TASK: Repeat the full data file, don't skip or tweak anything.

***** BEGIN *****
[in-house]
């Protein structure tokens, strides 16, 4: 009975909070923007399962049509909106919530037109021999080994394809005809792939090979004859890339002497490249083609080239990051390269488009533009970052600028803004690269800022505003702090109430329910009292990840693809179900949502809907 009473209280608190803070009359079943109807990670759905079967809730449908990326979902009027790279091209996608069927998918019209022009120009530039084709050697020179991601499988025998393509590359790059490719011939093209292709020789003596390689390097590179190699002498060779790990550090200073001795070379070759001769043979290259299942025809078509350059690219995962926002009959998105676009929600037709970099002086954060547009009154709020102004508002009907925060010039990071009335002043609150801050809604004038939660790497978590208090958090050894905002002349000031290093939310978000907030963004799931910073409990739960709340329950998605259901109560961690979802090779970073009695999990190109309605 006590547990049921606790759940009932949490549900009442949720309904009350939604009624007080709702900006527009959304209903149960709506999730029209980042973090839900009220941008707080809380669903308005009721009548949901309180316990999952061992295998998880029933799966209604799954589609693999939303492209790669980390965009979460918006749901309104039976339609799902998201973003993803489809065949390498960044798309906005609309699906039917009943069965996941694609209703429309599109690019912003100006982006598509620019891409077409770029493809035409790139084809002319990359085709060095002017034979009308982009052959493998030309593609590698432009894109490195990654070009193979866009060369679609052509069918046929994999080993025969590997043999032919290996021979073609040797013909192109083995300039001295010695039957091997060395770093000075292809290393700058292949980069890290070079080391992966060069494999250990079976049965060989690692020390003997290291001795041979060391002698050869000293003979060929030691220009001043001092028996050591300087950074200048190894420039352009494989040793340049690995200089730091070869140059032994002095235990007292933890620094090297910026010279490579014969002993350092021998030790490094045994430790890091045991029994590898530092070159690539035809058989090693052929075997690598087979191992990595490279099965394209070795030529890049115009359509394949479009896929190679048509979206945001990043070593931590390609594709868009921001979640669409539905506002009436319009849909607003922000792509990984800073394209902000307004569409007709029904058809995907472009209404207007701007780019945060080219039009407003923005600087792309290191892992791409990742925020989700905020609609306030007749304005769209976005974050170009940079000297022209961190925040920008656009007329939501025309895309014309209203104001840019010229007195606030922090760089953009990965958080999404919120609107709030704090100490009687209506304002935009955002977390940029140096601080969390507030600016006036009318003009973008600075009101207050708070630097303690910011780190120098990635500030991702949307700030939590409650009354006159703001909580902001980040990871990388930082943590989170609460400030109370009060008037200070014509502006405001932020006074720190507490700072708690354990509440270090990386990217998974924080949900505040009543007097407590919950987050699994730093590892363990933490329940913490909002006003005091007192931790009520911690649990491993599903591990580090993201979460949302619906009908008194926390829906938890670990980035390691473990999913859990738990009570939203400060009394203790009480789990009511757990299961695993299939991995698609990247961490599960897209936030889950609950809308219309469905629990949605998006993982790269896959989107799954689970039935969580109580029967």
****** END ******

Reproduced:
[in-house]
């Protein structure tokens, strides 16, 4: 009975909070923007399962049509909106919530037109021999080994394809005809792939090979004859890339002497490249083609080239990051390269488009533009970052600028803004690269800022505003702090109430329910009292990840693809179900949502809907 009473209280608190803070009359079943109807990670759905079967809730449908990326979902009027790279091209996608069927998918019209022009120009530039084709050697020179991601499988025998393509590359790059490719011939093209292709020789003596390689390097590179190699002498060779790990550090200073001795070379070759001769043979290259299942025809078509350059690219995962926002009959998105676009929600037709970099002086954060547009009154709020102004508002009907925060010039990071009335002043609150801050809604004038939660790497978590208090958090050894905002002349000031290093939310978000907030963004799931910073409990739960709340329950998605259901109560961690979802090779970073009695999990190109309605 006590547990049921606790759940009932949490549900009442949720309904009350939604009624007080709702900006527009959304209903149960709506999730029209980042973090839900009220941008707080809380669903308005009721009548949901309180316990999952061992295998998880029933799966209604799954589609693999939303492209790669980390965009979460918006749901309104039976339609799902998201973003993803489809065949390498960044798309906005609309699906039917009943069965996941694609209703429309599109690019912003100006982006598509620019891409077409770029493809035409790139084809002319990359085709060095002017034979009308982009052959493998030309593609590698432009894109490195990654070009193979866009060369679609052509069918046929994999080993025969590997043999032919290996021979073609040797013909192109083995300039001295010695039957091997060395770093000075292809290393700058292949980069890290070079080391992966060069494999250990079976049965060989690692020390003997290291001795041979060391002698050869000293003979060929030691220009001043001092028996050591300087950074200048190894420039352009494989040793340049690995200089730091070869140059032994002095235990007292933890620094090297910026010279490579014969002993350092021998030790490094045994430790890091045991029994590898530092070159690539035809058989090693052929075997690598087979191992990595490279099965394209070795030529890049115009359509394949479009896929190679048509979206945001990043070593931590390609594709868009921001979640669409539905506002009436319009849909607003922000792509990984800073394209902000307004569409007709029904058809995907472009209404207007701007780019945060080219039009407003923005600087792309290191892992791409990742925020989700905020609609306030007749304005769209976005974050170009940079000297022209961190925040920008656009007329939501025309895309014309209203104001840019010229007195606030922090760089953009990965958080999404919120609107709030704090100490009687209506304002935009955002977390940029140096601080969390507030600016006036009318003009973008600075009101207050708070630097303690910011780190120098990635500030991702949307700030939590409650009354006159703001909580902001980040990871990388930082943590989170609460400030109370009060008037200070014509502006405001932020006074720190507490700072708690354990509440270090990386990217998974924080949900505040009543007097407590919950987050699994730093590892363990933490329940913490909002006003005091007192931790009520911690649990491993599903591990580090993201979460949302619906009908008194926390829906938890670990980035390691473990999913859990738990009570939203400060009394203790009480789990009511757990299961695993299939991995698609990247961490599960897209936030889950609950809308219309469905629990949605998006993982790269896959989107799954689970039935969580109580029967």